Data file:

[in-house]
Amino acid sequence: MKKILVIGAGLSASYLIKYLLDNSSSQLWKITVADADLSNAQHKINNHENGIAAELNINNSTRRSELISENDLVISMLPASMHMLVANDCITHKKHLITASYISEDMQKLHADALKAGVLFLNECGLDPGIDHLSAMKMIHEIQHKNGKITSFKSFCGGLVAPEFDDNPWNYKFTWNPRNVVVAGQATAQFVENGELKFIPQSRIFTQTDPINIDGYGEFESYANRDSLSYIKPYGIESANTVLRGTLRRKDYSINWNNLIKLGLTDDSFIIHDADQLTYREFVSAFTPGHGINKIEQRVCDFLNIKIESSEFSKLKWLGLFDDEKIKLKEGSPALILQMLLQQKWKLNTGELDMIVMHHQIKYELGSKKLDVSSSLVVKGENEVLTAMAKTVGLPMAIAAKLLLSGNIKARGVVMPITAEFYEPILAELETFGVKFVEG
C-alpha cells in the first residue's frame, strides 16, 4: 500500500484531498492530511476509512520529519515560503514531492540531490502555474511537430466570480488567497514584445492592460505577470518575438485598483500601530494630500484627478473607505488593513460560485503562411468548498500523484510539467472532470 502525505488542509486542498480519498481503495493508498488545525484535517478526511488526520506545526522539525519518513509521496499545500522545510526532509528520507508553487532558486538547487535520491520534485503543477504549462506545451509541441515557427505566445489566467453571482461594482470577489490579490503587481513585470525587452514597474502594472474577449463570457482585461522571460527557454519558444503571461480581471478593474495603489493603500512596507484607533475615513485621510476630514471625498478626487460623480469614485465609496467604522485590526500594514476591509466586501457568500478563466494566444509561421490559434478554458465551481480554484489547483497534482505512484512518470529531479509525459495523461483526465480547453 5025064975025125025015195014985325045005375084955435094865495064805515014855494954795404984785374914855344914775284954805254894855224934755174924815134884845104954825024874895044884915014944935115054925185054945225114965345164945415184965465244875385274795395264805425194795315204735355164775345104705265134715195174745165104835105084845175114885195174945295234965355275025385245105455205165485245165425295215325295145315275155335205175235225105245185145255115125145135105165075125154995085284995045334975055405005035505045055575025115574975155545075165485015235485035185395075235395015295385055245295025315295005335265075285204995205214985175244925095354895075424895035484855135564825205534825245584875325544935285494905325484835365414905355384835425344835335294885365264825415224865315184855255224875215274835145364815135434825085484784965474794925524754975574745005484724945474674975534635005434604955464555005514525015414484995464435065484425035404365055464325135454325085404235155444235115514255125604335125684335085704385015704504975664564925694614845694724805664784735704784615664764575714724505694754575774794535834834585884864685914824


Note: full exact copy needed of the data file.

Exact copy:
[in-house]
Amino acid sequence: MKKILVIGAGLSASYLIKYLLDNSSSQLWKITVADADLSNAQHKINNHENGIAAELNINNSTRRSELISENDLVISMLPASMHMLVANDCITHKKHLITASYISEDMQKLHADALKAGVLFLNECGLDPGIDHLSAMKMIHEIQHKNGKITSFKSFCGGLVAPEFDDNPWNYKFTWNPRNVVVAGQATAQFVENGELKFIPQSRIFTQTDPINIDGYGEFESYANRDSLSYIKPYGIESANTVLRGTLRRKDYSINWNNLIKLGLTDDSFIIHDADQLTYREFVSAFTPGHGINKIEQRVCDFLNIKIESSEFSKLKWLGLFDDEKIKLKEGSPALILQMLLQQKWKLNTGELDMIVMHHQIKYELGSKKLDVSSSLVVKGENEVLTAMAKTVGLPMAIAAKLLLSGNIKARGVVMPITAEFYEPILAELETFGVKFVEG
C-alpha cells in the first residue's frame, strides 16, 4: 500500500484531498492530511476509512520529519515560503514531492540531490502555474511537430466570480488567497514584445492592460505577470518575438485598483500601530494630500484627478473607505488593513460560485503562411468548498500523484510539467472532470 502525505488542509486542498480519498481503495493508498488545525484535517478526511488526520506545526522539525519518513509521496499545500522545510526532509528520507508553487532558486538547487535520491520534485503543477504549462506545451509541441515557427505566445489566467453571482461594482470577489490579490503587481513585470525587452514597474502594472474577449463570457482585461522571460527557454519558444503571461480581471478593474495603489493603500512596507484607533475615513485621510476630514471625498478626487460623480469614485465609496467604522485590526500594514476591509466586501457568500478563466494566444509561421490559434478554458465551481480554484489547483497534482505512484512518470529531479509525459495523461483526465480547453 5025064975025125025015195014985325045005375084955435094865495064805515014855494954795404984785374914855344914775284954805254894855224934755174924815134884845104954825024874895044884915014944935115054925185054945225114965345164945415184965465244875385274795395264805425194795315204735355164775345104705265134715195174745165104835105084845175114885195174945295234965355275025385245105455205165485245165425295215325295145315275155335205175235225105245185145255115125145135105165075125154995085284995045334975055405005035505045055575025115574975155545075165485015235485035185395075235395015295385055245295025315295005335265075285204995205214985175244925095354895075424895035484855135564825205534825245584875325544935285494905325484835365414905355384835425344835335294885365264825415224865315184855255224875215274835145364815135434825085484784965474794925524754975574745005484724945474674975534635005434604955464555005514525015414484995464435065484425035404365055464325135454325085404235155444235115514255125604335125684335085704385015704504975664564925694614845694724805664784735704784615664764575714724505694754575774794535834834585884864685914824